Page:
In November 2010, I had the unique opportunity to serve as the blogger for my congregation’s International Chapter held at our Generalate in Rome. A “chapter” is a special gathering of delegates charged with evaluating the status of the congregation since the last chapter, setting the direction for the future and electing general leadership. The communication goal for the 2010 chapter was to share as much of the experience as possible with the 2200 Sisters of Notre Dame around the world. We had a team that consisted of a website administrator, photographers, videographer, translators and writers. I was the blogger. This was a new experience for me and for my congregation.
At first, the blog was assigned to the section of the chapter website reserved for the sisters. To accommodate the different language groups, our sisters translated all of the material posted to the site into five languages: English, German, Indonesian, Korean and Portuguese. The chapter was in session six days a week. I attended almost every session, took notes and in the evening wrote a 300-500 word recap of the day. There were times when I had to negotiate with leadership regarding what would be shared and when—but I had a pretty free hand. Midway through the chapter, it was decided to move the blog to the public section of the website. “This is an important event in our congregation and we should share it with our colleagues and associates.” This really was a new experience.
Several times during the chapter, I used my little Flip camera to do one-minute interviews with chapter members and support staff. I asked them to share in their own languages what the activities of the previous week had meant to them. I uploaded the videos to YouTube and they were embedded into the blog. These turned out to be a big hit in their home countries.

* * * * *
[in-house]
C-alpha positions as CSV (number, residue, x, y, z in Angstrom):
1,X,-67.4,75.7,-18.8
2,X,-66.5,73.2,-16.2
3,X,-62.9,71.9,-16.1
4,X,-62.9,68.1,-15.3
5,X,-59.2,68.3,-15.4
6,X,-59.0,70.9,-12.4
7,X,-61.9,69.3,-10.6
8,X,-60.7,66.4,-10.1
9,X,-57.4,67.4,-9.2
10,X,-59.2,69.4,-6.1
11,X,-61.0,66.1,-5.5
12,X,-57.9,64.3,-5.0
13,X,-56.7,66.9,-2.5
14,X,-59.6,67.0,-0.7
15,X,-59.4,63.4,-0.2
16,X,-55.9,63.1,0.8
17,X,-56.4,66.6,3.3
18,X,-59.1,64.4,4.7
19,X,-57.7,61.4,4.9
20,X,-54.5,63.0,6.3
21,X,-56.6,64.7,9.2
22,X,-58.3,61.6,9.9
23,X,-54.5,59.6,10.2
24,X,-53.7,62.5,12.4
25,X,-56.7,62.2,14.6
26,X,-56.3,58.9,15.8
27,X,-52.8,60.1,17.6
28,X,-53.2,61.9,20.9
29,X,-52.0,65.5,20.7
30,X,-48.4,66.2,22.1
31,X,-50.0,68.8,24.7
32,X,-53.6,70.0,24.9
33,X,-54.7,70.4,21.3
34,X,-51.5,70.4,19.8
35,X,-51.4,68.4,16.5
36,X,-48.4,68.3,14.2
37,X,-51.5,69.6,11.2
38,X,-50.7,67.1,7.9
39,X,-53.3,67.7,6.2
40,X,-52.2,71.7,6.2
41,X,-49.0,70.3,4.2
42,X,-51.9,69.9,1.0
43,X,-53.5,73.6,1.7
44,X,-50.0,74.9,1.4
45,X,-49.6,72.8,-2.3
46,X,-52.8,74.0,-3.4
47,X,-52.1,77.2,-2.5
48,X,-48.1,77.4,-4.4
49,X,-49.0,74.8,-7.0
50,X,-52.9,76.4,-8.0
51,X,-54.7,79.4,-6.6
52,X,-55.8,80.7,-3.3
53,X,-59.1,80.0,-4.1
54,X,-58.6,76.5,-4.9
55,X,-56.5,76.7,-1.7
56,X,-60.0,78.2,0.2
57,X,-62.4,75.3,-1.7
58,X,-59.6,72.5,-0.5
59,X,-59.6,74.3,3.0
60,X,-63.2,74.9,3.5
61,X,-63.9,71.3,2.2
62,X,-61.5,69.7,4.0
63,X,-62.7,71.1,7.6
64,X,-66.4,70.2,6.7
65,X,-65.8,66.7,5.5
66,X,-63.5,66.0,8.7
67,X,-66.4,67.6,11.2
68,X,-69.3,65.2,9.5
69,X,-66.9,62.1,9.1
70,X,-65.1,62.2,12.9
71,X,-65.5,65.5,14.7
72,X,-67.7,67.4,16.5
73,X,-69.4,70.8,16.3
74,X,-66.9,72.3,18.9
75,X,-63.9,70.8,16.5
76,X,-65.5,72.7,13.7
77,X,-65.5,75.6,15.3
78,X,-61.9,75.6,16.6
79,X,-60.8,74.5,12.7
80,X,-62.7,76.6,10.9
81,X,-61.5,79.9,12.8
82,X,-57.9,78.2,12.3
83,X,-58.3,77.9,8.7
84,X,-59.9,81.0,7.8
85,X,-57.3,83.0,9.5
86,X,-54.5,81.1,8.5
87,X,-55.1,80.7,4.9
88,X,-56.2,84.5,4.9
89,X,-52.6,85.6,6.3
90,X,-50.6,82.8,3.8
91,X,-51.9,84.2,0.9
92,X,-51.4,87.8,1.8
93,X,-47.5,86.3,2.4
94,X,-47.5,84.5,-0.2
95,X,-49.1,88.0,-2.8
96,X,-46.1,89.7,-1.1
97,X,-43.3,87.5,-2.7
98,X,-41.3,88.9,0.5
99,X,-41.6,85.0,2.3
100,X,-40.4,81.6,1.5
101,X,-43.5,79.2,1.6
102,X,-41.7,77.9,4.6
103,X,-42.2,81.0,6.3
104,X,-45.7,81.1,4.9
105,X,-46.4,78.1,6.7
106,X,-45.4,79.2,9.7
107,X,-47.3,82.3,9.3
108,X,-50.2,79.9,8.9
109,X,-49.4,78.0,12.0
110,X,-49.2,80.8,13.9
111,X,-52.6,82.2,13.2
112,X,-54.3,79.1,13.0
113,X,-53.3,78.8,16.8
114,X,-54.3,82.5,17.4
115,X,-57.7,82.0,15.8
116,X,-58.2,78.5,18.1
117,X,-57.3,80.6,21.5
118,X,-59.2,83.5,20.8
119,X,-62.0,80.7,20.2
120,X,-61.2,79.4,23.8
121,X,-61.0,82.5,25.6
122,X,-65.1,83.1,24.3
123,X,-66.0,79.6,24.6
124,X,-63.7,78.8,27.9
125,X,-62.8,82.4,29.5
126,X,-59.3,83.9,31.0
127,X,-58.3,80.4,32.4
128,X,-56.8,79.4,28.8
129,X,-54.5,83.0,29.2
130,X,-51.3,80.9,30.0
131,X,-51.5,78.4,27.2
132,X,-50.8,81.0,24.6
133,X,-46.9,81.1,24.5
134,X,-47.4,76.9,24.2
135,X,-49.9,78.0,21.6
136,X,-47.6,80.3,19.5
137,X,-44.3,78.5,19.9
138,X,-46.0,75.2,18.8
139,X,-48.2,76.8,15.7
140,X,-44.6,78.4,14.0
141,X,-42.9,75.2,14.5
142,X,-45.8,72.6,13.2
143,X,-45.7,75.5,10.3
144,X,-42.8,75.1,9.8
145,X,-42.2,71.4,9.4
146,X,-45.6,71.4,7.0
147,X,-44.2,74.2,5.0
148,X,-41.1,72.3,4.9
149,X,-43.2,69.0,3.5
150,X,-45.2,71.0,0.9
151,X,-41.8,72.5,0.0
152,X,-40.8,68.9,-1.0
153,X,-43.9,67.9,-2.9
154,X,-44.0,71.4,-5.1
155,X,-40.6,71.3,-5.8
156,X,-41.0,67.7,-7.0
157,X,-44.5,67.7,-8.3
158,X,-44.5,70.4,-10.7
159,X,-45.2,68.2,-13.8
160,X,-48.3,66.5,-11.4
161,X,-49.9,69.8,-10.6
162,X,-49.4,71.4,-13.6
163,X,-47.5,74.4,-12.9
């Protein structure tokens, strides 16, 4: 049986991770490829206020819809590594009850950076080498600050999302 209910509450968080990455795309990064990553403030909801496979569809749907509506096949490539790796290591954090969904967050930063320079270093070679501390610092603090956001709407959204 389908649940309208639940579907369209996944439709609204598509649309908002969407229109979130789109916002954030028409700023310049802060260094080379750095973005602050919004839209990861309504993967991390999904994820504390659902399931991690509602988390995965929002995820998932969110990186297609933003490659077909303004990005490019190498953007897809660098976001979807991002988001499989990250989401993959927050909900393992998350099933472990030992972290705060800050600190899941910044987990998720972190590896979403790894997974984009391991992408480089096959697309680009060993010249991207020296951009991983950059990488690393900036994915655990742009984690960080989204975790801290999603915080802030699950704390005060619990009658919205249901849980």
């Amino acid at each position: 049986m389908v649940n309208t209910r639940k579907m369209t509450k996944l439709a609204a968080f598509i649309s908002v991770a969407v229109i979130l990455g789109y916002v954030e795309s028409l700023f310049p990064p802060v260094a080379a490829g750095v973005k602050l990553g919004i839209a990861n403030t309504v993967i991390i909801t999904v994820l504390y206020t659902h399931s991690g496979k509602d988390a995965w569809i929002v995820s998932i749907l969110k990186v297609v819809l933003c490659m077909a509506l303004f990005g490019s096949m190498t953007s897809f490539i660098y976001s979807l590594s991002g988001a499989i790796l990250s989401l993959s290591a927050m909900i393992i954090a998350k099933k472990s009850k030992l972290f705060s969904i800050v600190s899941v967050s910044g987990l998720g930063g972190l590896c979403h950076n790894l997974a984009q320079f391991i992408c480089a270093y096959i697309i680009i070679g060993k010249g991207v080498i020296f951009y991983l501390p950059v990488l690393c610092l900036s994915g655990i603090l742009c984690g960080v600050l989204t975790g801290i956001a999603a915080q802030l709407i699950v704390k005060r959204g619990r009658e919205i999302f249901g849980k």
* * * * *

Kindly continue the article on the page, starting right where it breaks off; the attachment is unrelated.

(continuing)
From time to time, I got emails thanking me for my articles and I heard that the Provincial Secretary of one of our provinces said that she had to print out the blog articles as soon as they were posted as the sisters kept checking throughout the day—“Is there something new yet?”
However, it was not until after the chapter when I went to our German convents that I discovered what the blog and website had meant to our older sisters especially. Chapter had always been an exclusive experience where a few sisters made decisions about our lives. Some sisters had never attended a chapter—they were always left out. This chapter was different—they were included. They knew what was happening, not only from my blog, but from all of the other content that had been uploaded. At each convent, I was applauded, hugged and thanked over and over again. They would point proudly at the binder containing all of my articles. The joy they expressed touched me deeply. I was just a “blogger,” but I had opened a door that had always been closed to them—that realization was very humbling.
I learned a lot from my experience about integrating social media with live events and plan to share some of my insights in future articles—but for today, I just want to say how grateful I am to have seen the power of social media at work in my own congregation—bringing our sisters together in ways we never would have imagined possible in the past. God is good!
How have you been surprised at the impact of social media in your life or ministry?